Though PCCs wield substantial power, that power is not without its limits. Over the last three and a half years, we have seen a range of legal issues arise for PCCs. In this article, we look at five essentials PCCs and their staff need to bear in mind as they endeavour to ensure that their constituents have the benefit of an efficient and effective police service.
The judge over your shoulder
As a public authority, a PCC's actions are subject to challenge and control by way of judicial review. Any decision or action which is beyond a PCC's statutory powers, which is irrational in legal terms, or which is reached in a procedurally unfair manner has the potential to be declared unlawful and quashed by the High Court. Since 2012, PCCs have been involved in challenges relating to decisions not to reappoint Chief Constables, to suspend a Chief Constable pending investigation of a disciplinary matter and to a decision not to appoint a civilian liaison officer due to concerns over vetting. The expense, administrative burden and reputational impact of high profile court proceedings can be substantial, and PCCs need robust decision-making frameworks and a keen understanding of the scope of their own authority to ensure that they use their powers in a way which can successfully withstand legal challenge.
Navigating the minefield
One of the essential functions of a PCC is to take action where there are concerns over their Chief Constable's conduct on the hopefully rare occasions where it may be necessary. Some newly elected PCCs may inherit 'legacy' matters from their predecessors. Others may find themselves in a situation where they need to decide on whether disciplinary action is necessary and, if so, how this should be pursued. Unfortunately, the legislation governing police disciplinary matters is piecemeal, complex and loaded with procedural requirements. Correspondingly, it carries a significant risk of error. Accordingly, it is of critical importance that PCCs and their staff are able to get to grips with these requirements, to follow them to the letter, and to make sure that their actions are proportionate and have a solid basis.
With control of a substantial budget, and with a democratic mandate to secure efficient and effective policing, PCCs have licence to be bold, creative and ambitious about what they can do for their area. Moreover, Parliament has given them broad statutory powers to do this, laying down wide-ranging general objectives, and passing legislation which provides that PCCs may do 'anything which is calculated to facilitate' the exercise of their functions. Any notion that a PCC's role is little more than one of keeping an eye on the Chief Constable has been firmly put to bed. Of particular note are a range of innovations pioneered in some police areas in relation to collaboration with other emergency services, a referendum on the police precept, taking responsibility for police complaints assessment, and setting up free schools. With government plans to expand the role, PCCs should not be slow to explore the possibility to do things differently.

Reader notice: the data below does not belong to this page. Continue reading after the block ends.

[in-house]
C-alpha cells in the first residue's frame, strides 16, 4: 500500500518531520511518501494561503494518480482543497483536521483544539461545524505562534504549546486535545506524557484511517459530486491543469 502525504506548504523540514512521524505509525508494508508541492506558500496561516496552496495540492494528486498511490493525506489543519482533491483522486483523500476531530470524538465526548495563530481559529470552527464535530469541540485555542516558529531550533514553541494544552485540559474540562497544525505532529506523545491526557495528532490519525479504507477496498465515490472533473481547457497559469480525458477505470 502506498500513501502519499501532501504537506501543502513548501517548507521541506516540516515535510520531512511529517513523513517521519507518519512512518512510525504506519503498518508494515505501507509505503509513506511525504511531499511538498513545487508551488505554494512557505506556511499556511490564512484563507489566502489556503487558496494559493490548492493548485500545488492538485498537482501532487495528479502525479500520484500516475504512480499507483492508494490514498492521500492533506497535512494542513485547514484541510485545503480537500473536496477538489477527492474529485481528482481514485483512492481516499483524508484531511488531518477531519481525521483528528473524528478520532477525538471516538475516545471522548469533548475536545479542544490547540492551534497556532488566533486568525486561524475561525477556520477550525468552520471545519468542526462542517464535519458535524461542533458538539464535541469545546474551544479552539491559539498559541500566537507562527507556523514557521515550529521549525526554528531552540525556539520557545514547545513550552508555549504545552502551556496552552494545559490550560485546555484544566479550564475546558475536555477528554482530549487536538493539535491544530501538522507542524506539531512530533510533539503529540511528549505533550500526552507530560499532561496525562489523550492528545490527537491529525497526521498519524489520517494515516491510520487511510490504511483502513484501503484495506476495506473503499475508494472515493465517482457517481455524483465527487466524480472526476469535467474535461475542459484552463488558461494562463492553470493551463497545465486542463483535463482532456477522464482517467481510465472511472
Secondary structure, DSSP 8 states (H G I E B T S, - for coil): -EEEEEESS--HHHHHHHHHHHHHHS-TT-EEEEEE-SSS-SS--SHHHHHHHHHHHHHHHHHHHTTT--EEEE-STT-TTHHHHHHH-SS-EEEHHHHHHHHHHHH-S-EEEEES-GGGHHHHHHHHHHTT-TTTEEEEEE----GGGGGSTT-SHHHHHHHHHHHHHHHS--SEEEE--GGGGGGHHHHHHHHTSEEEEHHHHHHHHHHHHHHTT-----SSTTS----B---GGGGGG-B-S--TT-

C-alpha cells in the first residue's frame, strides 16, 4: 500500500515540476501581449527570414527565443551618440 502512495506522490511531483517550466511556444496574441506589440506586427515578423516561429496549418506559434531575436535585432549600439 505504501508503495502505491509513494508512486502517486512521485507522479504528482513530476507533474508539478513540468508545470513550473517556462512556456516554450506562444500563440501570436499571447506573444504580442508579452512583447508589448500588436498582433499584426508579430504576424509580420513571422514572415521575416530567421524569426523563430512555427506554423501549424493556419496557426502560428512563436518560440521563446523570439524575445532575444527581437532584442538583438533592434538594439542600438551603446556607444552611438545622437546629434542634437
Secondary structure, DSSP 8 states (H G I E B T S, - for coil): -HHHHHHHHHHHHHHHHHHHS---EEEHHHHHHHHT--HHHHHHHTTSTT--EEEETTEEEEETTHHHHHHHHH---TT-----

…but choose wisely
As a public authority, PCCs are subject to specific requirements about how they buy services, supplies or works where the value of those contracts exceeds certain thresholds. The Public Contracts Regulations aim for the best mix of quality and effectiveness for the least financial outlay through a fair process of open competition. With such a substantial budget, PCCs cannot afford to get their procurement decisions wrong. Disappointed bidders will often be sizeable commercial undertakings with a developed understanding of the applicable procurement rules who are unafraid to challenge such decisions in court. It is imperative that PCCs have a solid understanding of the general requirements as well as targeted, timely, project-specific advice.
Who watches the watchers?
Because they have a mandate from the electorate, there are only a narrow range of circumstances in which PCCs can be forced from office (for example, on conviction for an imprisonable offence). Even so, they are subject to other kinds of formal (and less formal) oversight. The Home Affairs Select Committee has shown itself prepared to scrutinise (and criticise) PCCs and the policing governance system, they are answerable to their Policing and Crime Panel, well-informed commentators follow PCCs and their discharge of their responsibilities closely, and a number of matters have received widespread media attention. In addition, the fact that the role of PCC is still at an embryonic stage means that there is an increased likelihood of further changes to the system. The reaction to the Rotherham sexual abuse scandal (where the Home Secretary actively considered introducing sacking/recall powers) highlights how potent the non-legal checks on PCCs can be, and how important it is for PCCs to have a coherent narrative of their record and successes.
From a legal perspective, the most effective PCCs are those who have a solid appreciation of the boundaries of their powers and who, when making decisions, consider and weigh all available evidence in a fair way, with an open mind and can articulate their reasons. The existing and the newly incoming PCCs represent a breadth and diversity of experience and have differing agendas; whilst many would hope that a good dose of common sense and pragmatism can achieve the desired outcome, the five factors outlined above cannot be ignored in what is a substantial and significant public post created by statute.